A MOLECULAR DYNAMICS-BASED ANALYSIS OF THE INFLUENCE OF STRAIN-RATE AND
TEMPERATURE ON THE MECHANICAL STRENGTH OF PPTA CRYSTALLITES
B. Mercer, E. Zywicz, and P. Papadopoulos
to appear in Polymer
Molecular dynamic simulations are used to quantify how the mechanical behavior
of PPTA crystallites, the fundamental building blocks of aramid fibers such
as Kevlar, depend on strain-rate, temperature, and crystallite size.
The (axial) crystallite elastic modulus is found to be independent of
strain-rate and decreases with increasing temperature.
The crystallite failure strain increases with increasing strain rate and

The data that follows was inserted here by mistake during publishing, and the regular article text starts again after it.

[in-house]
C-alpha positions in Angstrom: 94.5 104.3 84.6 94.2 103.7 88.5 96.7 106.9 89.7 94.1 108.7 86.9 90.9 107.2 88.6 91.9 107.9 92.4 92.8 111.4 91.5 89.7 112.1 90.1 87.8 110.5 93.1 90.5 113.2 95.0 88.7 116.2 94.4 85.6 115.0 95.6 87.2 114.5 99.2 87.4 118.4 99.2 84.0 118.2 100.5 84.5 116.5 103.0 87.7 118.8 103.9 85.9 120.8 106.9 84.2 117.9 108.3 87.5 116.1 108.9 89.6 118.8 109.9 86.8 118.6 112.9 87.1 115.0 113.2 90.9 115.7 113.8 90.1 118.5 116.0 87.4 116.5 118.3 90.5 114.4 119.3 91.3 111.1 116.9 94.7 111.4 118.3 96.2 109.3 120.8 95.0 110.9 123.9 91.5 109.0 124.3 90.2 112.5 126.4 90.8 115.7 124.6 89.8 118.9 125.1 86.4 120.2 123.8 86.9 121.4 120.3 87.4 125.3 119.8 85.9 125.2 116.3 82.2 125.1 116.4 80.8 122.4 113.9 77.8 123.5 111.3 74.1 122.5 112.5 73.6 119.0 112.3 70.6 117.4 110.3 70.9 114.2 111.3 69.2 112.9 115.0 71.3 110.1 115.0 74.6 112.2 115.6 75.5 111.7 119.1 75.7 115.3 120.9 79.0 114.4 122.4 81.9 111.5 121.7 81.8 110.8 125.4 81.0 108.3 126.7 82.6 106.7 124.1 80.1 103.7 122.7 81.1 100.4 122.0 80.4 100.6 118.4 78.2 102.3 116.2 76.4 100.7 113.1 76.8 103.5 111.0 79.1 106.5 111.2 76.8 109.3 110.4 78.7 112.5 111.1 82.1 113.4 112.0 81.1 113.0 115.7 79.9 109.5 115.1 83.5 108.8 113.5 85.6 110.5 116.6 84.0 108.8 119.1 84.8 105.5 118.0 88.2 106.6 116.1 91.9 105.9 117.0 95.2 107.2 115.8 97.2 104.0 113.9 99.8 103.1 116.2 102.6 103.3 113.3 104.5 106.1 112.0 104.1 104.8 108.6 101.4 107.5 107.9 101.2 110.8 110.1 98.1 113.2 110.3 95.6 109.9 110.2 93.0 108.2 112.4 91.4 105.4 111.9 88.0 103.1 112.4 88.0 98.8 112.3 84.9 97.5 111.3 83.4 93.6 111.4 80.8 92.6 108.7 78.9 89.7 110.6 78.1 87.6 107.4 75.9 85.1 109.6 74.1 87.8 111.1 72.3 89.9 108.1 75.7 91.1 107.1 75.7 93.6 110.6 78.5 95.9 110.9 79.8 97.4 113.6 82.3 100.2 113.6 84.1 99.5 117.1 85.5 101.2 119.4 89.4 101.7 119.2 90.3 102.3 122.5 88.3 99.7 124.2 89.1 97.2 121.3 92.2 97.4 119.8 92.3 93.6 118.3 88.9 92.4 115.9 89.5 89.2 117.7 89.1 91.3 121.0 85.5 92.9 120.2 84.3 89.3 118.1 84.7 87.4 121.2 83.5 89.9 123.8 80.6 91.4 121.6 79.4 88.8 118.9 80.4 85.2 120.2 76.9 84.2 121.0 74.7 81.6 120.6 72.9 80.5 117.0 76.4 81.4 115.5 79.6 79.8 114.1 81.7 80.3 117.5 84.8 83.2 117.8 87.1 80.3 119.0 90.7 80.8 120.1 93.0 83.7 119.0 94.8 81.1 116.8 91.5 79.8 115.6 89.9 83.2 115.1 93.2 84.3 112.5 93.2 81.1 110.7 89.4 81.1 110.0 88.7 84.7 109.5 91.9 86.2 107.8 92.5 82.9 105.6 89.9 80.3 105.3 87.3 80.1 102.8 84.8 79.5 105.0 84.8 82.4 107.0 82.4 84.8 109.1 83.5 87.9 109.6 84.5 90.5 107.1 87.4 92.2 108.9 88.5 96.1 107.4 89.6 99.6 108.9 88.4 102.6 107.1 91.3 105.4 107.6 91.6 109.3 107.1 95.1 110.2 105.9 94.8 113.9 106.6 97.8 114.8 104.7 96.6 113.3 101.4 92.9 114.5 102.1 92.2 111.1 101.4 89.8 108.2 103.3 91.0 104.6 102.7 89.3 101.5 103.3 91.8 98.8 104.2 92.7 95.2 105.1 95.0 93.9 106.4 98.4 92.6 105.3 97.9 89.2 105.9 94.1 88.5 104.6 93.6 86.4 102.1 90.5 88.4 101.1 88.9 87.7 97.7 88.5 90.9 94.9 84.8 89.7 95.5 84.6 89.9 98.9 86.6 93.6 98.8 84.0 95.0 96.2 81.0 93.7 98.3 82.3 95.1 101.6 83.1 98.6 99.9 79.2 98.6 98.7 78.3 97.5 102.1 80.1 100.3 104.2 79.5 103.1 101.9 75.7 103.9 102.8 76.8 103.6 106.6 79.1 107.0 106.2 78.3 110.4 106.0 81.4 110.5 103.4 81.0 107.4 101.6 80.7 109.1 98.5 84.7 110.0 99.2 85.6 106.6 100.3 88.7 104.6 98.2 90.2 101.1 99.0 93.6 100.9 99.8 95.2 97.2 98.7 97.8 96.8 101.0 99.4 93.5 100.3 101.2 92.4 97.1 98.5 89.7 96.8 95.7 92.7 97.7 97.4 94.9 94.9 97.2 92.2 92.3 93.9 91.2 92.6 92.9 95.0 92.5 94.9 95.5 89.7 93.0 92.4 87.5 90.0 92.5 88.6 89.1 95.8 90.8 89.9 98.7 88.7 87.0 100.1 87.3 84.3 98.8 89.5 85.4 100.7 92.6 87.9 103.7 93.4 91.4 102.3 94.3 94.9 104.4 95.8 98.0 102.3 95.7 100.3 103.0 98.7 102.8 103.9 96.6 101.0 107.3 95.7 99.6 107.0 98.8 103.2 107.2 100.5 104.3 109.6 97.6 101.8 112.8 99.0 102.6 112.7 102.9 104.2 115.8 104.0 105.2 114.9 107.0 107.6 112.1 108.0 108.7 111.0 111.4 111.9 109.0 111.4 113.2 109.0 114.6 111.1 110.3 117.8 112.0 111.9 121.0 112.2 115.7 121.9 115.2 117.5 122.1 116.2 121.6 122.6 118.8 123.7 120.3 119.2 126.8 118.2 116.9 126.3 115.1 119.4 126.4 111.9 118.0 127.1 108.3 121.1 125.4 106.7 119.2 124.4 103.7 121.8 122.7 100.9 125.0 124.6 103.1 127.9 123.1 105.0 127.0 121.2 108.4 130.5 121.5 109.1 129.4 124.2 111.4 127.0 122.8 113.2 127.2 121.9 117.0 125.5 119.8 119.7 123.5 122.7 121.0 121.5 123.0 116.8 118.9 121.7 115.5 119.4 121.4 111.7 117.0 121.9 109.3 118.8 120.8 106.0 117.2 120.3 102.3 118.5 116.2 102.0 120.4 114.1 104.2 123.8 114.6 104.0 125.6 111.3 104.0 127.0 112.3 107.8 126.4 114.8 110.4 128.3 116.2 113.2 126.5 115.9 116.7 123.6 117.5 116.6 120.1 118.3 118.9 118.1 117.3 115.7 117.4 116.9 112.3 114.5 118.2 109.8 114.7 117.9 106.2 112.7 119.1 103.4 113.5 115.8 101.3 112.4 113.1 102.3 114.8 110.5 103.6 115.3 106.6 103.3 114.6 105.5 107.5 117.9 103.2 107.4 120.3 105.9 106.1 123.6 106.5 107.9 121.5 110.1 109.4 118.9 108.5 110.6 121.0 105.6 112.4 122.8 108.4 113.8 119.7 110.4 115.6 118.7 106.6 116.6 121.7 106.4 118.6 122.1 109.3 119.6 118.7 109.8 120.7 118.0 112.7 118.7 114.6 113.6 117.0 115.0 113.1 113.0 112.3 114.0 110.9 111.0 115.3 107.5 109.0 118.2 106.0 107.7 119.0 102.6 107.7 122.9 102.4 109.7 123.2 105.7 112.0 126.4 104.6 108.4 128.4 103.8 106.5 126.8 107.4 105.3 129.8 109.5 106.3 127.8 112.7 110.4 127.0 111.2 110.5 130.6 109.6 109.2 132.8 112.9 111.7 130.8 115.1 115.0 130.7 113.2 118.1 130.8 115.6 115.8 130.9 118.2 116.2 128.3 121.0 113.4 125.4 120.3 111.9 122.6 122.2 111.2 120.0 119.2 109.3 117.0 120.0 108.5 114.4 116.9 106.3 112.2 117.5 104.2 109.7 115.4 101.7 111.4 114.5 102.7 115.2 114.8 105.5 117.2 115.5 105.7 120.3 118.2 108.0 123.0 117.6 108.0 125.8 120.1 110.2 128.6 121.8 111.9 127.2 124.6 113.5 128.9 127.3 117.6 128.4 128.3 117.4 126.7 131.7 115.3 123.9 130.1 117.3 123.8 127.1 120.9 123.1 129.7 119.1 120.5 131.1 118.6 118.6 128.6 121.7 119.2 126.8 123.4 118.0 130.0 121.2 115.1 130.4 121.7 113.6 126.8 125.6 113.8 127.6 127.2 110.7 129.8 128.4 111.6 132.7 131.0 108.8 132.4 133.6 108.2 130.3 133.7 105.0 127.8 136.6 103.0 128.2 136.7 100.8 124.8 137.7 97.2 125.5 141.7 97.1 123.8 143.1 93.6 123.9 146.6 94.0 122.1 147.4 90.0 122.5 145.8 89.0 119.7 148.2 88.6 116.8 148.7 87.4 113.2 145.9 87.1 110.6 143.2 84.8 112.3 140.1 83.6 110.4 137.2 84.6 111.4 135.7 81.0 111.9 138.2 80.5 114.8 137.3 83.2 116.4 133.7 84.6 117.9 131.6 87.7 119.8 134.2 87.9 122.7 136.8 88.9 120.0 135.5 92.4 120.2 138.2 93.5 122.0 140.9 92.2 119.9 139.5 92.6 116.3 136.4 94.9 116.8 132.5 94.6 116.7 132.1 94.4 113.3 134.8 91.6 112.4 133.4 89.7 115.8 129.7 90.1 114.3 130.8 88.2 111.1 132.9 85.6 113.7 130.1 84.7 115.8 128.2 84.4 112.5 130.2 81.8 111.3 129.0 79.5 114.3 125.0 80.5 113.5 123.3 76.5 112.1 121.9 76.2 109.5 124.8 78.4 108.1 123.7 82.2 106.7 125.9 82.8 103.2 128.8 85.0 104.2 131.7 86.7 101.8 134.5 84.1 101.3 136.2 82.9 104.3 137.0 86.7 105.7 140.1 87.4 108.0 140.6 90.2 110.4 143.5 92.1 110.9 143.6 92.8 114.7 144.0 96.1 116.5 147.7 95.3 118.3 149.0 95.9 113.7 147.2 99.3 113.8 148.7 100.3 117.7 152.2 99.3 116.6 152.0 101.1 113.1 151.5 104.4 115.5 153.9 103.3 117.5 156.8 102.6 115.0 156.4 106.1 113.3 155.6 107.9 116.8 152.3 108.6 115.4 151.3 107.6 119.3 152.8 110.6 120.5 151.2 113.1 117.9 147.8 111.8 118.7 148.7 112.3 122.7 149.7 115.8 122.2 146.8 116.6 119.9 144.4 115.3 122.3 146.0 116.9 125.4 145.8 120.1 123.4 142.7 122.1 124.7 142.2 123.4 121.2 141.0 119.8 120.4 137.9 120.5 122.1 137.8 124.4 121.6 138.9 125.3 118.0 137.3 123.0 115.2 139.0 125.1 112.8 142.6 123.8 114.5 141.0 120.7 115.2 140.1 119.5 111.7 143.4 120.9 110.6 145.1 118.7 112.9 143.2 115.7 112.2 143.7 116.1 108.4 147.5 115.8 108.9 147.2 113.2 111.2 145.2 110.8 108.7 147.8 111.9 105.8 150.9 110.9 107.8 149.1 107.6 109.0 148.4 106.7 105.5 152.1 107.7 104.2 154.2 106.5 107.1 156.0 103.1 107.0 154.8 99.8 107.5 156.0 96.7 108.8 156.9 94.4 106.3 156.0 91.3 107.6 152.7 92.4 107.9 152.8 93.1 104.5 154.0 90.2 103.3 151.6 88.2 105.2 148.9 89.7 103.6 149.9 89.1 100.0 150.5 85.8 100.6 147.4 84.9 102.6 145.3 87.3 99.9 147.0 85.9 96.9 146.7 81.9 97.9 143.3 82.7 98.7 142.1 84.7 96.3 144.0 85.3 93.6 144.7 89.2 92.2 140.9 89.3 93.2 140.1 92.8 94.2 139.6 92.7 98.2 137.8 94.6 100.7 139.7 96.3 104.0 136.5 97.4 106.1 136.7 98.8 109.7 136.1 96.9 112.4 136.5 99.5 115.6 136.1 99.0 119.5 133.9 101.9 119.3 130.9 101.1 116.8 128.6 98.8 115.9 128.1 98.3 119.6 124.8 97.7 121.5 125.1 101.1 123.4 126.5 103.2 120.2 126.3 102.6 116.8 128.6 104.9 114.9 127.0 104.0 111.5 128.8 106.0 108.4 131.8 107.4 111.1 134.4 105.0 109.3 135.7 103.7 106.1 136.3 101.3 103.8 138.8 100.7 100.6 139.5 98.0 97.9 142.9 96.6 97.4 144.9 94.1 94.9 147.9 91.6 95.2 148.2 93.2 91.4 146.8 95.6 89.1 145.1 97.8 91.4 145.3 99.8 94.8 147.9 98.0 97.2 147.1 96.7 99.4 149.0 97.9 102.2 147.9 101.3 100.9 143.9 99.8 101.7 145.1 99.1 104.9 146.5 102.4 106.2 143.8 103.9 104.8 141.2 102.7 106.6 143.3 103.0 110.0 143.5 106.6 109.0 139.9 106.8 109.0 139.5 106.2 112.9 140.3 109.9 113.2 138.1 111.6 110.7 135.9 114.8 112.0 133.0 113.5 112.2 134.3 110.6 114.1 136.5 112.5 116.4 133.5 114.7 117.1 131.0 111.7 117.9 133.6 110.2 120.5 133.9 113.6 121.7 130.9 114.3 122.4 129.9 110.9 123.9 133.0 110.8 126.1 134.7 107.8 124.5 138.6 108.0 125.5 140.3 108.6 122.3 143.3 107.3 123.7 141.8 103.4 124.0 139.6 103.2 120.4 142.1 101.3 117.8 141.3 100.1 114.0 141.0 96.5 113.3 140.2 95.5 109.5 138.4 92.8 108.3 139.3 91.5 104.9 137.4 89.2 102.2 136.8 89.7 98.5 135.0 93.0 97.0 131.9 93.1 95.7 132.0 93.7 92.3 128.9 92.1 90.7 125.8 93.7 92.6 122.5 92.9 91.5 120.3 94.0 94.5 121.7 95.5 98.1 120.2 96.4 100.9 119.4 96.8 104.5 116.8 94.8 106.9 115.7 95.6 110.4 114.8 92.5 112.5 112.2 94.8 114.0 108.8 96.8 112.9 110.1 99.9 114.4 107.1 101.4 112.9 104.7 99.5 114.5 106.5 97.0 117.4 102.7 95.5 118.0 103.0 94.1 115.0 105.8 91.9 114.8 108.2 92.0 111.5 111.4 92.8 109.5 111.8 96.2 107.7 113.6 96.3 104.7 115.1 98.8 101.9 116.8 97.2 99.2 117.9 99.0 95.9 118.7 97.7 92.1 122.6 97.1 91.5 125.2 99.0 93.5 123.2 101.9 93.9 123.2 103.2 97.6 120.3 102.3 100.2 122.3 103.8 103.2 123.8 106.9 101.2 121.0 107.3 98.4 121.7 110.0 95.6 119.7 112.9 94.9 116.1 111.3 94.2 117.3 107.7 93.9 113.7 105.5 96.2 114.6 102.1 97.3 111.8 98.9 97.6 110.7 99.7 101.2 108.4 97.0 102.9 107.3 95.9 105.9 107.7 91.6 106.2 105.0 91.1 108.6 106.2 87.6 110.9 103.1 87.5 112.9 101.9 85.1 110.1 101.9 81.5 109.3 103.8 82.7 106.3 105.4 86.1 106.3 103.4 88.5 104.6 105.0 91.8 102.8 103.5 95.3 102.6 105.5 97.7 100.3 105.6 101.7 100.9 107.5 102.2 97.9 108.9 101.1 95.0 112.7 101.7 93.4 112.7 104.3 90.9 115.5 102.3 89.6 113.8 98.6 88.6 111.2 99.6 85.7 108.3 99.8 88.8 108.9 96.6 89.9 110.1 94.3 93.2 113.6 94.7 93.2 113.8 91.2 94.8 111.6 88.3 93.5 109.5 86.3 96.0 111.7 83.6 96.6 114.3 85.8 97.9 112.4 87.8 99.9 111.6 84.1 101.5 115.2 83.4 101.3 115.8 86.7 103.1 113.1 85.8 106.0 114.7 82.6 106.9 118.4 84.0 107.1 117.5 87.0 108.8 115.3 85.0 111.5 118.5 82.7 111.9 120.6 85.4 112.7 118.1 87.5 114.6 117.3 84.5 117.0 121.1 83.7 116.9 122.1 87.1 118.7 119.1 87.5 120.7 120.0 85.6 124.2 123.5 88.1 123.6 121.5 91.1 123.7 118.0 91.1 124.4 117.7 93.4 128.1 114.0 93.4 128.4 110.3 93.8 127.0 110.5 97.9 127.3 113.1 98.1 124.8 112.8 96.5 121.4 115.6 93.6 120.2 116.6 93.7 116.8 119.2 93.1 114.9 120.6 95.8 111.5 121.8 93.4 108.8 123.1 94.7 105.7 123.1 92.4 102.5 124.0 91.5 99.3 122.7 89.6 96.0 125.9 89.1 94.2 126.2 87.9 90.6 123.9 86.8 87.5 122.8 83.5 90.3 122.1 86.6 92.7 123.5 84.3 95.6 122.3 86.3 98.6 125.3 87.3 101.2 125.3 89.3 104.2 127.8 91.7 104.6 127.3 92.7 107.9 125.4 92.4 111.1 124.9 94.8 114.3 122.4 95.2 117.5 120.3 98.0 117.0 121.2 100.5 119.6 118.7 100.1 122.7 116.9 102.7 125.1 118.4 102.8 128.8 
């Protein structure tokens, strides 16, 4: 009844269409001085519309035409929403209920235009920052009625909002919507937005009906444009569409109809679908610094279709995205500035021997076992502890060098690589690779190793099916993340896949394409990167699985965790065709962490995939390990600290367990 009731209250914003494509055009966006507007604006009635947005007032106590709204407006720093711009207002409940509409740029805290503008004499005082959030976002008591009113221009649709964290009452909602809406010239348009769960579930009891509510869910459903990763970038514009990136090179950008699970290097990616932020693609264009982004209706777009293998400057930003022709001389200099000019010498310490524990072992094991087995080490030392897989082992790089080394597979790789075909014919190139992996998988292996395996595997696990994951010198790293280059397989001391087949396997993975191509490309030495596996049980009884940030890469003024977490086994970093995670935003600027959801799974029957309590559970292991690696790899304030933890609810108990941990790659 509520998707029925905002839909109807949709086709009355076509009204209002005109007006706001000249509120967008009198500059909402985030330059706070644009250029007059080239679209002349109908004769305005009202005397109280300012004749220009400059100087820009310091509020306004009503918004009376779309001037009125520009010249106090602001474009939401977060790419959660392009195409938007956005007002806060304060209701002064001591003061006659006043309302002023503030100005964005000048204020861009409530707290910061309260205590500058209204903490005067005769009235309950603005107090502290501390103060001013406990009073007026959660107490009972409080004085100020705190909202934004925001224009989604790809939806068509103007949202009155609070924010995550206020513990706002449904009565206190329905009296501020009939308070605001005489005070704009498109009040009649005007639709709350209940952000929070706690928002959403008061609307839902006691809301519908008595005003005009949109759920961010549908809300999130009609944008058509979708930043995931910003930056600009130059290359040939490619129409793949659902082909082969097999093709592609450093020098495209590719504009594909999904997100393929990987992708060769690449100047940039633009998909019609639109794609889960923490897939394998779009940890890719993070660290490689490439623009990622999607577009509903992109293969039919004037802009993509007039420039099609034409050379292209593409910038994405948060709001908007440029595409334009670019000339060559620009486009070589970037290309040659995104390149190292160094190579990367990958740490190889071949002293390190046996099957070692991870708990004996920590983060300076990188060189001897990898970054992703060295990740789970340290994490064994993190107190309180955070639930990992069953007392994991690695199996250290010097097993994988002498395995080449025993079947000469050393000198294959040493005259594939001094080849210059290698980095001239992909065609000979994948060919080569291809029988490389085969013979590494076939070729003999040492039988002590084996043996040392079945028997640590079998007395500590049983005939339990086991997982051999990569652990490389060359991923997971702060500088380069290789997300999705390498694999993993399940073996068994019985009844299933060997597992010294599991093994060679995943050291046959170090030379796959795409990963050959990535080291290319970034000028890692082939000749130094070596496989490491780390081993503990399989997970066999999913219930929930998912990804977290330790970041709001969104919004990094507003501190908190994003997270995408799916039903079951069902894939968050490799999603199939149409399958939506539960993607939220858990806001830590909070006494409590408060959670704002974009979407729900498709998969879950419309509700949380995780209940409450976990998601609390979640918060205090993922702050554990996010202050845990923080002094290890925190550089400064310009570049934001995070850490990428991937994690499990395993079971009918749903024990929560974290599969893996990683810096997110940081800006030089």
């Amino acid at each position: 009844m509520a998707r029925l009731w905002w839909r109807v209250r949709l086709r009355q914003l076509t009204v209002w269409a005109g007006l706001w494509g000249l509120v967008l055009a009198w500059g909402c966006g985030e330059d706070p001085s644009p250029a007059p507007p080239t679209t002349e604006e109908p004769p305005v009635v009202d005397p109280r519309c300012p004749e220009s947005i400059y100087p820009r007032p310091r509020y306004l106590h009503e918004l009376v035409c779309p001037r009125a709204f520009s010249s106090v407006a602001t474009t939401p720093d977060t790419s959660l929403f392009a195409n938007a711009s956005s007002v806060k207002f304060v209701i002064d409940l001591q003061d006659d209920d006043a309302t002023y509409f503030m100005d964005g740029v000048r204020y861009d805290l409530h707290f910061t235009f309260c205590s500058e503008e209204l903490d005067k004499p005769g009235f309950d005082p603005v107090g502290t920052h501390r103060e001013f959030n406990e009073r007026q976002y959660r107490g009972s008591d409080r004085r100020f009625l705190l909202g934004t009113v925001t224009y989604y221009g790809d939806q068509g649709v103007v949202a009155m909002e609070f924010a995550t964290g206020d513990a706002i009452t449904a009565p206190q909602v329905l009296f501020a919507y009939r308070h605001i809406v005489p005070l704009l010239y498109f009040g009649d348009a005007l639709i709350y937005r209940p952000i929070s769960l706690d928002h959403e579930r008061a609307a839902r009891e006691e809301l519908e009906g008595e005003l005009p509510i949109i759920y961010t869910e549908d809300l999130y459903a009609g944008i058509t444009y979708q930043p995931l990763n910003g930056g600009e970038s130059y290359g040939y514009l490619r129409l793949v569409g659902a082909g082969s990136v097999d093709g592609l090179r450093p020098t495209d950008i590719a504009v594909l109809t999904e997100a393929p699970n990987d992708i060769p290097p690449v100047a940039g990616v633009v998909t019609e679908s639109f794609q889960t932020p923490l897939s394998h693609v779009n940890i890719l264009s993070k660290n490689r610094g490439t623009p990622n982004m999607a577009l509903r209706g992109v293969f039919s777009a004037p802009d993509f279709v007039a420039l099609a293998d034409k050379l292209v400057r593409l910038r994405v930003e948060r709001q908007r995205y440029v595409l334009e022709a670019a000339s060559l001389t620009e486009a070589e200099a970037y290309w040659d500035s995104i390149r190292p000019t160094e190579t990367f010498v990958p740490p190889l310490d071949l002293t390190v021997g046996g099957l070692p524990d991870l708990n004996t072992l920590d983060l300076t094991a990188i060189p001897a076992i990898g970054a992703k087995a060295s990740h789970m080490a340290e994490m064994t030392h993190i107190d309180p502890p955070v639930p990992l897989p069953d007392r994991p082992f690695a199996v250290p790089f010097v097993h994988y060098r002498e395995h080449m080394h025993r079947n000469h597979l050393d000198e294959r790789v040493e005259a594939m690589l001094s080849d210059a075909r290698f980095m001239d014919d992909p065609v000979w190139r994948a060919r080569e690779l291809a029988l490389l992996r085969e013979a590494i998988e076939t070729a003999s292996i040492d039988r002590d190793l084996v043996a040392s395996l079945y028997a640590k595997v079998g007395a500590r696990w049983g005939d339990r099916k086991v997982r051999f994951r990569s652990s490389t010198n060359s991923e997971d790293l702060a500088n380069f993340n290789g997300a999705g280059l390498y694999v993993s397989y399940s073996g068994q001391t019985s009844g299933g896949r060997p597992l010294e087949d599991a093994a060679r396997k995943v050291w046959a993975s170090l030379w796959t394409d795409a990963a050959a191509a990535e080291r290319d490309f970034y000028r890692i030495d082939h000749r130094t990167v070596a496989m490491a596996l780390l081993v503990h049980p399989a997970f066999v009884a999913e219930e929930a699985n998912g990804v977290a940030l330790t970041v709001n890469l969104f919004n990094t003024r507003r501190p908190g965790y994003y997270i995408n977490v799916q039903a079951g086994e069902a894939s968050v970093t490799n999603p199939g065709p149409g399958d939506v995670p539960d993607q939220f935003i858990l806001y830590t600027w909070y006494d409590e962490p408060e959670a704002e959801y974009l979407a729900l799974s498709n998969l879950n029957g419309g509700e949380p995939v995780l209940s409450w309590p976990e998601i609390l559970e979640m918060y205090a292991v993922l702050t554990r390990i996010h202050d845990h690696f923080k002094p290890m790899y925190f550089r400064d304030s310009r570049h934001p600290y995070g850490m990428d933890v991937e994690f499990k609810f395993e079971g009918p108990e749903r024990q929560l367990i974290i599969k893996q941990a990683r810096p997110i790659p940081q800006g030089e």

decreases with increasing temperature and crystallite size.
These observations are consistent with crystallite failure being driven
by stress-assisted thermal fluctuations of bonds within PPTA crystallites
and the concepts of the kinetic theory of fracture.
Appealing to reliability theory, a model is proposed that predicts the onset
of both primary and secondary bond failure within a crystallite as of function
of strain rate, temperature, and crystallite size.
The model is parameterized using bond failure data from constant strain-rate
molecular dynamic strain-to-failure simulations and is used to compute
the activation volume, activation energy, and frequency for both primary
and secondary bond ruptures.
for a preprint of this article.)